Finally, I would like to include a design lab in my curriculum.  I have one so far: the bungee jump one, but I feel that I lead students to the design too much.  I think I have to just give them the problem statement and then be patient enough to let them figure it out for themselves.  Also, Joel told me he has them do a design that has them show the conservation of energy.  I'd like to incorporate that too. 

I am looking forward to the callback meeting to see everyone again and to see how their years are going!   

Week 6

It is hard to believe that the 6 weeks are over!  This week we presented our projects, first with powerpoint presentations then with research posters at a poster session, which is kind of like a science fair.  For both, Michelle and I were able to bring our demonstration system and show it live, which was really helpful. 

It was very exciting to look back on what we accomplished this summer.  The best part was getting to work with the people at BU and with other science teachers for this summer.   I am sad it's over but am looking forward to my year back at Quabbin.

Saturday, August 4, 2012

Week 5

It is hard to believe next week will be our last week in the lab.  This week was very positive because the controller is now working well enough to hand off to Dr. Bifano and to be useful to him in his class. 

Major software change

We started the week trying to debug a problem with the transformation from a matrix of the desired image to the slopes that will be used to drive the controller.  It requires scaling and shifting and finding the gradient and it mostly worked but we couldn't figure out why the resulting slopes didn't seem centered inside the pupil.  The scaling and shifting was not just a matter of multiplying and adding.  Instead we had to remap it to a new grid depending the lenslet positions of the wavefront sensor.  We found some things to fix and then found the most significant problem.  Sometimes the software referred to matrices with x's and y's and sometimes with rows and columns.  The problem was that it was not consistent on which went with which.  These variables are all throughout the code.  So, we decided to change everything to rows and columns.   It was a massive change that required modifying all of the software at once.  Luckily for us, this change was coincident with Dr. Bifano being free to work with us for nearly two solid days.  The three of us went through the code together line by line start to finish.  Now that we're done it really works great.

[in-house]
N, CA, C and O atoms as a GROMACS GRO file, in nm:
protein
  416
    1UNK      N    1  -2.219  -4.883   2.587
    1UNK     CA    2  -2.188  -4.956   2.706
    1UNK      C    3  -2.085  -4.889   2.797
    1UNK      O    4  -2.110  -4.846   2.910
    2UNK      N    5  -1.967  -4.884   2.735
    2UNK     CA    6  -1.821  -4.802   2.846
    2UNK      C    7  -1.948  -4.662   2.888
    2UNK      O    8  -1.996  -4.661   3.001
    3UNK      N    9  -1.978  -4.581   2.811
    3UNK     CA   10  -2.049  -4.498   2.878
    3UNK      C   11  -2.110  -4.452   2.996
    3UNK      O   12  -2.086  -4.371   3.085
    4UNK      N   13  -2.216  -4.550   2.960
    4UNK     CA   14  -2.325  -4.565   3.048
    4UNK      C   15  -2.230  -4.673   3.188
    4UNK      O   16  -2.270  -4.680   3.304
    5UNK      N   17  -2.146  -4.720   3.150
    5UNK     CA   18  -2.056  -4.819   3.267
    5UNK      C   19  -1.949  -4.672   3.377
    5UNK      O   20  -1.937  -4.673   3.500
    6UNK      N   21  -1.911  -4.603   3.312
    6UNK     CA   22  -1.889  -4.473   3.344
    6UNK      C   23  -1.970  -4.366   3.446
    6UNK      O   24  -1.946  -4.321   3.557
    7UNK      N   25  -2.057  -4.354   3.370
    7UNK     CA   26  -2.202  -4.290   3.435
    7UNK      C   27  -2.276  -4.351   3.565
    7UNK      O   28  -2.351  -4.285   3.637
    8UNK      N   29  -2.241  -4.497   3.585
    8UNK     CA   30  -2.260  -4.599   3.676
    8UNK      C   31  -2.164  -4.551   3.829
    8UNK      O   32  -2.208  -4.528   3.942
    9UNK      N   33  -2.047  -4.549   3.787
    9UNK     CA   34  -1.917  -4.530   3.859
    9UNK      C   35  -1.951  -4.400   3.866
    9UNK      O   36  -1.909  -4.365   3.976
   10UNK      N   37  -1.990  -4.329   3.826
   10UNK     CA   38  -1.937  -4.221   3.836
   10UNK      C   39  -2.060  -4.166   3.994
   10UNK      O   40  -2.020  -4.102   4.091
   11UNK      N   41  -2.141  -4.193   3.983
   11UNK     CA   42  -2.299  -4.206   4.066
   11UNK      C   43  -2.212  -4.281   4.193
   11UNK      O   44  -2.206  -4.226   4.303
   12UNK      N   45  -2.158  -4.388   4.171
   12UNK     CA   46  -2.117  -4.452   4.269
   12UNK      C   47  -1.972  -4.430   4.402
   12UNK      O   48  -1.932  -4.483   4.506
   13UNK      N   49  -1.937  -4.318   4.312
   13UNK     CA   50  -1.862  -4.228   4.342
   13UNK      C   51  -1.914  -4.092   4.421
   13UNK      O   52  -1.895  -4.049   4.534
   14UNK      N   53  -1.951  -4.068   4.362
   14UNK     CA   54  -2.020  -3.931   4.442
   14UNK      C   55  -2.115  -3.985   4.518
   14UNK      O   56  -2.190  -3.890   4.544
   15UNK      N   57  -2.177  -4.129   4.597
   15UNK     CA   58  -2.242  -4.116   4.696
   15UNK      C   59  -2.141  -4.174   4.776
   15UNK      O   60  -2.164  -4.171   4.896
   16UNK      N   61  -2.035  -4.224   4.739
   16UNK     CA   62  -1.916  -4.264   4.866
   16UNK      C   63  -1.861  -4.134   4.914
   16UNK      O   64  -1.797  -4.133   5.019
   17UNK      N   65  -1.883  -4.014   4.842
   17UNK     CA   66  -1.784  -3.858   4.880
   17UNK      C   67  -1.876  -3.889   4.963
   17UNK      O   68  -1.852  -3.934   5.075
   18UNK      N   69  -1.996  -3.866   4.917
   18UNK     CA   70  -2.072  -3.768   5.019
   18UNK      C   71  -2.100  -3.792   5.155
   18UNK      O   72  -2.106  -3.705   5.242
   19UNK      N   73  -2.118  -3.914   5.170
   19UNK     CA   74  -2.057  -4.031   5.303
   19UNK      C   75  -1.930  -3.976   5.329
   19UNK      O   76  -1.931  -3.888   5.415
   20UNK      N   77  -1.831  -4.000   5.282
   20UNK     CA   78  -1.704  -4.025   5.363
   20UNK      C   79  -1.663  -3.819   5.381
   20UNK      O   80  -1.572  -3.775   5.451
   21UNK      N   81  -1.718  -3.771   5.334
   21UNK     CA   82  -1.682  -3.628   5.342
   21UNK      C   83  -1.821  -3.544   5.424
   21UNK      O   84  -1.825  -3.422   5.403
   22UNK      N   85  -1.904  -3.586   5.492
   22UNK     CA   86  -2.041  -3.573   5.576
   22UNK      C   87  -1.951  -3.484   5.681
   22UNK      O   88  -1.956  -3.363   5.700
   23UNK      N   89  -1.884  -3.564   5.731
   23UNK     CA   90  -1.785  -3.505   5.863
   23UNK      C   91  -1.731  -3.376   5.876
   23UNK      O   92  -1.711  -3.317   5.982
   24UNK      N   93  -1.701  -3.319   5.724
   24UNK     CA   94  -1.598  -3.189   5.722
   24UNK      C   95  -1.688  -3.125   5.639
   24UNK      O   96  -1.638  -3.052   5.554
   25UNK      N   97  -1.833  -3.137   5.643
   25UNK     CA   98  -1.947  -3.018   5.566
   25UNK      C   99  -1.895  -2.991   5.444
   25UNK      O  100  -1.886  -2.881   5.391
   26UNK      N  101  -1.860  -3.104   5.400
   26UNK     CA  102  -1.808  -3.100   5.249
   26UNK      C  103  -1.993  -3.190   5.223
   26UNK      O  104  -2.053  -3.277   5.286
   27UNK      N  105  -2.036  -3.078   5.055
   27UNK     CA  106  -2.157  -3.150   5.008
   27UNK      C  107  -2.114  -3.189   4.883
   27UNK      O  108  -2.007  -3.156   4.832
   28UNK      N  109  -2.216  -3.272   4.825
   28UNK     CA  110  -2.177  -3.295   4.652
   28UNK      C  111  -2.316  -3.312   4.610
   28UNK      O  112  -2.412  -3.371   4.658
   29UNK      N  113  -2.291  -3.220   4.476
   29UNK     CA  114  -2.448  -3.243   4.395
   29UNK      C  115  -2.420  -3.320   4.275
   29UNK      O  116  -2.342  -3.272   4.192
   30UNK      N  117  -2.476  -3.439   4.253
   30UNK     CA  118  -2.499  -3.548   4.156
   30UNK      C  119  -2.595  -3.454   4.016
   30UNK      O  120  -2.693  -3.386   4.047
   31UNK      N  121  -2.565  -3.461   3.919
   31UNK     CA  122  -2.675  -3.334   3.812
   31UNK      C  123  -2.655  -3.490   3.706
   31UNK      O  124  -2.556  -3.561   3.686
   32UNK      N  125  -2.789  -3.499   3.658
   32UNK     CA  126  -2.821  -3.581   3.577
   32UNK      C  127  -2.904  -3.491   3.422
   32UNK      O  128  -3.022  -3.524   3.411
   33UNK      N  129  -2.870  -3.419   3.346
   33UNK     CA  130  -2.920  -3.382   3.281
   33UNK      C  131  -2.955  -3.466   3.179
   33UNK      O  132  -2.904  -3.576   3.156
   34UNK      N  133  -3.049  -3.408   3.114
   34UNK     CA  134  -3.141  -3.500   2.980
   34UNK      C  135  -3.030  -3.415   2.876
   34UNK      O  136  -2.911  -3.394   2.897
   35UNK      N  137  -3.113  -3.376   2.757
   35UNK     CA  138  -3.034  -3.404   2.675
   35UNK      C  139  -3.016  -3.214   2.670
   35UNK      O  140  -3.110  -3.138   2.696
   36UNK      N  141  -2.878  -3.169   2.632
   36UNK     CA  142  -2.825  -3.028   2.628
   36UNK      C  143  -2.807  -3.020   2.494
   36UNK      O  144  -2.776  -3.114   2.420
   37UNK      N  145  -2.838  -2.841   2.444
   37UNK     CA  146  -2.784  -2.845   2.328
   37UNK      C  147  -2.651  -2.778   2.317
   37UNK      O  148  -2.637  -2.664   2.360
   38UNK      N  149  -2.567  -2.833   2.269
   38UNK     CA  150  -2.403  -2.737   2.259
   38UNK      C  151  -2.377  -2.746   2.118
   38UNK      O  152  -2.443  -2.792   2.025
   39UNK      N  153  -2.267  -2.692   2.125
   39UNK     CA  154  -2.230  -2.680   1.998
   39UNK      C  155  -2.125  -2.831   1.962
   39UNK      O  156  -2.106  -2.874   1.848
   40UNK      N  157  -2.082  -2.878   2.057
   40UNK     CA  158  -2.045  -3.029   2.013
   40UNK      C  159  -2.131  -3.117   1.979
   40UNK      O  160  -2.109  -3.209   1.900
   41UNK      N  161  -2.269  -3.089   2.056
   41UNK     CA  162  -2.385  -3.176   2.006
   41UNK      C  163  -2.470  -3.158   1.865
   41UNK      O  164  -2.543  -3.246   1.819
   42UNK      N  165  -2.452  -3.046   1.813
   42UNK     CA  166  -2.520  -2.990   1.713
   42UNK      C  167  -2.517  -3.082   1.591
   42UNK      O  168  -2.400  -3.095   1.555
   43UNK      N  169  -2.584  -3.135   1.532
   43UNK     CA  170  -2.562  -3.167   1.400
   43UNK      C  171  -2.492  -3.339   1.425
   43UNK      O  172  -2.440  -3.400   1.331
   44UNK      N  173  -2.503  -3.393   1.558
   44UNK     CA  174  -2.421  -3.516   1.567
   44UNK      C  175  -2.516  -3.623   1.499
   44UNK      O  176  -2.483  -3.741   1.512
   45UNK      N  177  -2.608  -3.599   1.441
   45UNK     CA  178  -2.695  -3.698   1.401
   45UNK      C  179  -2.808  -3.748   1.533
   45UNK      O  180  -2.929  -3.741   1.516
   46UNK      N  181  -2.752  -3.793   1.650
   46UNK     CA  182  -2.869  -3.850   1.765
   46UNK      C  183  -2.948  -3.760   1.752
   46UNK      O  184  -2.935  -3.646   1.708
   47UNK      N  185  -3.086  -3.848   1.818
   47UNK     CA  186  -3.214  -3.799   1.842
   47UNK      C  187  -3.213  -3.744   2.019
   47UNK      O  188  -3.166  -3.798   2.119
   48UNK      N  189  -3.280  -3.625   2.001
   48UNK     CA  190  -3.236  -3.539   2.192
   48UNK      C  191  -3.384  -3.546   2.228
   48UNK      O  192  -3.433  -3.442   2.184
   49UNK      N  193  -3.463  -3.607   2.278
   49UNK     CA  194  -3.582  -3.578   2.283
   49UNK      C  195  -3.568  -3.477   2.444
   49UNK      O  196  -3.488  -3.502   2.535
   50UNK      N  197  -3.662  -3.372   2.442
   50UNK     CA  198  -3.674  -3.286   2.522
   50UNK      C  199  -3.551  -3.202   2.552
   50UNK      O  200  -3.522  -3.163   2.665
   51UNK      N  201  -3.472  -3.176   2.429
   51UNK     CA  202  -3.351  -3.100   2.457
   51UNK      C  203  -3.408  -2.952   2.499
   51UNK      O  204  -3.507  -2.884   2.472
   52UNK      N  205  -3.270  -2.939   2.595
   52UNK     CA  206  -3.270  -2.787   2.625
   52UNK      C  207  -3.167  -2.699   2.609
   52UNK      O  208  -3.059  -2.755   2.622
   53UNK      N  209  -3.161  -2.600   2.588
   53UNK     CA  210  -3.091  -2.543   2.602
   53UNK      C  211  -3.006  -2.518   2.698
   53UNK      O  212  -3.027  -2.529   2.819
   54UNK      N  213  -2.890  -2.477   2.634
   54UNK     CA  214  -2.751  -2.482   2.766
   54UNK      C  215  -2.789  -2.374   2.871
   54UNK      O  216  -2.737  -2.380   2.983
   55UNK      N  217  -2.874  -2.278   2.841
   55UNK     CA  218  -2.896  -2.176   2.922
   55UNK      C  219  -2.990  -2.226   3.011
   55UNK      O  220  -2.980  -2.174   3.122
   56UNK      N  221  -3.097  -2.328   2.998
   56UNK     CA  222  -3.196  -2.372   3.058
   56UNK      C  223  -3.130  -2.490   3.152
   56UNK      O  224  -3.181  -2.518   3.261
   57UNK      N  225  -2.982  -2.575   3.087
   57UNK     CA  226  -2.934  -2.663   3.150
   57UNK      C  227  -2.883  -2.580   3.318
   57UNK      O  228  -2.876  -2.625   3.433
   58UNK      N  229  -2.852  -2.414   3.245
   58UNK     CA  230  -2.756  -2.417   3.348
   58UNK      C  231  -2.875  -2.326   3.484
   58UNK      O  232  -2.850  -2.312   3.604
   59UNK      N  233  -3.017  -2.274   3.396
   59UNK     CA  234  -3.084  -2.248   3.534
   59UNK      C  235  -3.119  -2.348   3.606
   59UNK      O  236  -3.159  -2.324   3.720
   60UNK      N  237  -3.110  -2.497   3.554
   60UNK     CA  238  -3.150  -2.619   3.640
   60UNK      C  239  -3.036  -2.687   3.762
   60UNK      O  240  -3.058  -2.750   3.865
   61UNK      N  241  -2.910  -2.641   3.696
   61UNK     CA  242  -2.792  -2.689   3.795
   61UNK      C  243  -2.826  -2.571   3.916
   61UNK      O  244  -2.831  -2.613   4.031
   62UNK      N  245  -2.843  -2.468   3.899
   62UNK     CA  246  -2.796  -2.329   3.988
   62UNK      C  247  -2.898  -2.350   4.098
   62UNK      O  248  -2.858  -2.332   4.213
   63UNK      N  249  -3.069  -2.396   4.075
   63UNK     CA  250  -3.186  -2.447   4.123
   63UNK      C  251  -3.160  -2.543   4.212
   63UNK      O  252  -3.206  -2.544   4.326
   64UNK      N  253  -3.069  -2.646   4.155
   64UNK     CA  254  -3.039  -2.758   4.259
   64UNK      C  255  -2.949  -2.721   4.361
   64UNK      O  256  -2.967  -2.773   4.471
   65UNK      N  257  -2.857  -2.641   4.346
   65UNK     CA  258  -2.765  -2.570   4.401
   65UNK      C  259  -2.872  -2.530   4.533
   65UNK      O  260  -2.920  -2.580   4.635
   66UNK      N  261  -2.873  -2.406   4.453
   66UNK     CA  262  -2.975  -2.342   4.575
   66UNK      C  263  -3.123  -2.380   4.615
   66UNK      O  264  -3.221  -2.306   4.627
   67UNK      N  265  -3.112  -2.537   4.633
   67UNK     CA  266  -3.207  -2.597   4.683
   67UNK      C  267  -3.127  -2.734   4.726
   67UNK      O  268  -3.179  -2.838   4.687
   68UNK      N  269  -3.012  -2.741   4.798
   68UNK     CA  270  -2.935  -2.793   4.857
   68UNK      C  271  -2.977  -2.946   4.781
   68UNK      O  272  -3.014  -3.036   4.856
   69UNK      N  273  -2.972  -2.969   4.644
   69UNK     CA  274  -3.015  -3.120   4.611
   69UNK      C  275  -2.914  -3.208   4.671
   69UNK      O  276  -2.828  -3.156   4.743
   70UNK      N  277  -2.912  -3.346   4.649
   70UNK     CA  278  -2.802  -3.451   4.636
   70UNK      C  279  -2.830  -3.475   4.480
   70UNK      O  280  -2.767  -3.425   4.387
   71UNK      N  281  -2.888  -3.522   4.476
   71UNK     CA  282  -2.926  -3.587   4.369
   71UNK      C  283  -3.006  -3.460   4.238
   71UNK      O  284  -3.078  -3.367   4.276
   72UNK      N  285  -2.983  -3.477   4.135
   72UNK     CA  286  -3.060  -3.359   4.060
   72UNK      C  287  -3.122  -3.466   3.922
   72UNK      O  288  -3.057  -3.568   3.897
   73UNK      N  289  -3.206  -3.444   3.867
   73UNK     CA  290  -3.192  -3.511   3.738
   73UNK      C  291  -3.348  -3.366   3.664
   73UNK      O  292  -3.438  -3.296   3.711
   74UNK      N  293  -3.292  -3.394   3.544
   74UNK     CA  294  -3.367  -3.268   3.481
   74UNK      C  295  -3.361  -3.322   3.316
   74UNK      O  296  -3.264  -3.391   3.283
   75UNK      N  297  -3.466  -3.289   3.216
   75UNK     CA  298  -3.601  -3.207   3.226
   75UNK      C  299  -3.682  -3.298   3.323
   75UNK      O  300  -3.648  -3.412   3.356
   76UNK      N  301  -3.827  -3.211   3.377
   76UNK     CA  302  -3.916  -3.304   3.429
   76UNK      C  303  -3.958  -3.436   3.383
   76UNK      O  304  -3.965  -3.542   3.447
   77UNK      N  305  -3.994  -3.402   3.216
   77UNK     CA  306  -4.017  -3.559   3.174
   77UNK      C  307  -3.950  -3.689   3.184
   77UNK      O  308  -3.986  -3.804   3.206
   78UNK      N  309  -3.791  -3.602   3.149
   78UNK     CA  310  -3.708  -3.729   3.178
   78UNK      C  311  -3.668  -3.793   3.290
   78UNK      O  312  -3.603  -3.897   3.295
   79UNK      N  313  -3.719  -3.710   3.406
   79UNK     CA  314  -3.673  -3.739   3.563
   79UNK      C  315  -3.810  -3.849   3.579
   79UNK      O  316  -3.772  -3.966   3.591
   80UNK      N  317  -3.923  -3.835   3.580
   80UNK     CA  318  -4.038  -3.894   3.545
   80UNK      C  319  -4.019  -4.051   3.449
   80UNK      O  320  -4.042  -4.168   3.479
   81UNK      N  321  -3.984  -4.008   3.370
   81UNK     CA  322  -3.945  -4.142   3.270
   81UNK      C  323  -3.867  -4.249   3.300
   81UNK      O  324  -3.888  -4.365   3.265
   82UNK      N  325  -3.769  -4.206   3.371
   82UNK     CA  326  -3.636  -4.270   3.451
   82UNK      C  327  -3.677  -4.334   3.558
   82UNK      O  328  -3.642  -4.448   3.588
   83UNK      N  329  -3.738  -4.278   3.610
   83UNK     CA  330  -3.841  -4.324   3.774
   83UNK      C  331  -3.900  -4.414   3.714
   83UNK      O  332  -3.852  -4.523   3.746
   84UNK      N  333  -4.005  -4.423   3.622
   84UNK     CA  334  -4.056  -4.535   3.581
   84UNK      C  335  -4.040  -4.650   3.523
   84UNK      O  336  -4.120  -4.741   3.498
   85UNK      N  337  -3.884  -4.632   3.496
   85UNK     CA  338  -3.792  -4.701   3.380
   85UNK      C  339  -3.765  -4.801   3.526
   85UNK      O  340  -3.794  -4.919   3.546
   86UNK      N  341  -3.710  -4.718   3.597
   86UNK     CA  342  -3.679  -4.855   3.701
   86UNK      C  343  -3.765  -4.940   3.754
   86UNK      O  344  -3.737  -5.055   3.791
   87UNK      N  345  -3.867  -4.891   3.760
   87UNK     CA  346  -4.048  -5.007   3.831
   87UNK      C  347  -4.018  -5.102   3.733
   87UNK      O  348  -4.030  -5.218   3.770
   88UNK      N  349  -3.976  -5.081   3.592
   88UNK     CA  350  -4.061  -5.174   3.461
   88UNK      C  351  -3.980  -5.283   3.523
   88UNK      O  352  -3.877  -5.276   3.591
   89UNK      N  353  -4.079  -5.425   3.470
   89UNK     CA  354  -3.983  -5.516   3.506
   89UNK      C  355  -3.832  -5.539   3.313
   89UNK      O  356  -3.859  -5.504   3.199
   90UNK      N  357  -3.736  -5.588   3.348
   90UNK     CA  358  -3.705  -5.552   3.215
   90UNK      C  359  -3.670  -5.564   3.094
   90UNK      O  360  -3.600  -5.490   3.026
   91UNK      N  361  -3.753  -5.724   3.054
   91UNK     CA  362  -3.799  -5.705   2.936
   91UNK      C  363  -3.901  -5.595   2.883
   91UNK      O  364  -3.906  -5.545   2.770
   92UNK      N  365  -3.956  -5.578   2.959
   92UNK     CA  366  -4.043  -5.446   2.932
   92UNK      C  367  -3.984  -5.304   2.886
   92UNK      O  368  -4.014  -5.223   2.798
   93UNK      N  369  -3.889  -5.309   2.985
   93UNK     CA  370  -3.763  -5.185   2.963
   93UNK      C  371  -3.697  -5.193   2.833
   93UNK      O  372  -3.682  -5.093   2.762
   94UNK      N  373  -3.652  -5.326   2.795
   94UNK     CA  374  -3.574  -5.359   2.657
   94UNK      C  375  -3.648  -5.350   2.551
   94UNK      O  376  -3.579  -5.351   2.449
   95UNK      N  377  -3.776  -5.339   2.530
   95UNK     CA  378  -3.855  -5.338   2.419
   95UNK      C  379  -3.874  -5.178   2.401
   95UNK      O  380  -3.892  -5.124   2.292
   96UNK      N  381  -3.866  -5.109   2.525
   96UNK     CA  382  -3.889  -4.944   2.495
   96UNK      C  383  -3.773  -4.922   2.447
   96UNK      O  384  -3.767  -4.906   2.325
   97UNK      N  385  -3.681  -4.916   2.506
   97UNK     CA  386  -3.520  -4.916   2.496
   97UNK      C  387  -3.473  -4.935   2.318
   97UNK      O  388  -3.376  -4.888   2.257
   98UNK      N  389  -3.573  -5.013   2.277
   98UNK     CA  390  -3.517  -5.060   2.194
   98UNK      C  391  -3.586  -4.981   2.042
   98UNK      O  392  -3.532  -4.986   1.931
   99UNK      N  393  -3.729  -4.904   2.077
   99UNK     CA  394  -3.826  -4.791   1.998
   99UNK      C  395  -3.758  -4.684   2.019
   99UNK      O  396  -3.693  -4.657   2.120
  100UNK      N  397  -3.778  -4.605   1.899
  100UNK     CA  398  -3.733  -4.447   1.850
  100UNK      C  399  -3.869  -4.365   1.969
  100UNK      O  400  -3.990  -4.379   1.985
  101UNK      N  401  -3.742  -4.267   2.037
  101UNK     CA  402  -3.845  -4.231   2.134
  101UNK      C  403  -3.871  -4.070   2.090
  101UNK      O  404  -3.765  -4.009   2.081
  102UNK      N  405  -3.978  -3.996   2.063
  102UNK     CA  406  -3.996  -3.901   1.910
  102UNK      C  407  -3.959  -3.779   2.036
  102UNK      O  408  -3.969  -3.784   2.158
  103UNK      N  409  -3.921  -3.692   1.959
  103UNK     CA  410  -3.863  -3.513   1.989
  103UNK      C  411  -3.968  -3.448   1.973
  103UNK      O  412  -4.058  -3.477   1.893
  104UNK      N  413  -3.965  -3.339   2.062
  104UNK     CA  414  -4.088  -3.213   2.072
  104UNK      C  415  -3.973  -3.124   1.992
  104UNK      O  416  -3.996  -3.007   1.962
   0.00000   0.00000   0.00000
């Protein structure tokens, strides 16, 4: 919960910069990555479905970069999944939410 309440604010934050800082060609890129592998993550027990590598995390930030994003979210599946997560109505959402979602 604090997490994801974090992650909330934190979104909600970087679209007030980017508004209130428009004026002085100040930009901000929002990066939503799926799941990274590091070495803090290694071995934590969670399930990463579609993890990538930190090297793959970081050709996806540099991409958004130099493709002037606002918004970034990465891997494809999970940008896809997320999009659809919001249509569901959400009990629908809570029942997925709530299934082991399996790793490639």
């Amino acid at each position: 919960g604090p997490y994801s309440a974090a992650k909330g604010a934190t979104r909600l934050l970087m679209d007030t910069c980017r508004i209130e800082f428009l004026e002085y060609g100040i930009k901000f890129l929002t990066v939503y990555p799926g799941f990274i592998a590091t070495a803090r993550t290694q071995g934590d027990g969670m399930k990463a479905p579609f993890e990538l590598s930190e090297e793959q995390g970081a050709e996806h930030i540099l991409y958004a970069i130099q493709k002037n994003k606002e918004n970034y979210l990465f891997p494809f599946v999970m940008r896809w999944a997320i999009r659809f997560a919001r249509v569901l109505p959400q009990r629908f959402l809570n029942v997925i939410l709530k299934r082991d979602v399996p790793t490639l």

A new aberration glass

We found that our motor still turned our aberration wheel too fast for the controller to be able to keep up with removing the distortion from the wavefront.  We changed the code to make it move a little, and then wait for the controller to fix the wavefront before it moves on.  It means that it turns slower through the more difficult parts and then faster through the clear glass.  Even still, we realized that the aberrations were too large for us to correct.  Dr. Bifano brought in some polyurethane spray and tried spraying three different microscope slides with different spray techniques.  We measured the variation in the surface and experimented to see how well the controller could correct for them.  We decided the best was the one that was sprayed with an even coat from a about a foot away.  We were still worrying about how to make it go slower when Dr. Bifano had the idea of just moving the slide slowly horizontally instead of rotating the big wheel.  We found a way to hook up the motor to the knob on a translation stage (which is a platform for mounting optics that lets you adjust its position).  We realized the knob was going to slowly move away from the motor and then Chris had the idea of letting the motor ride on the stage with the slide.  We all cracked up because it was such a perfect solution and we hooked it all up and it is exactly what we want.  We can really move the slide slowly.  We have it set to take about 20 seconds for a location on the slide to move from one edge of the camera to the other. 

Meeting with undergrads

On Friday we had the great change to meet with four undergrad students who are spending their summer doing a "Research Experience for Undegrads."  It was a chance for us to ask them about their high school experiences and how it prepared them or didn't for college.  They admitted that all of the advice they had for us would not be popular with students but the students would thank us when they got to college.  Their suggestions were NO calculators (even for logs!), more oral presentations, more pop quizzes, less hand holding.  We talked a lot about the types of labs and projects they did in college and about how much they learned from being given an open ended problem and being forced to solve it without much guidance.  They also suggested requiring students to solve the same homework problem multiple ways.  They talked about different study habits that worked for them.  One person said he practiced as many problems as he could - far beyond the set that was assigned.  Another said he and his friends tried to figure out what the teacher would put on the exam and in doing so reviewed what were the important things they had learned.  The time we spent with these very bright and candid students was priceless.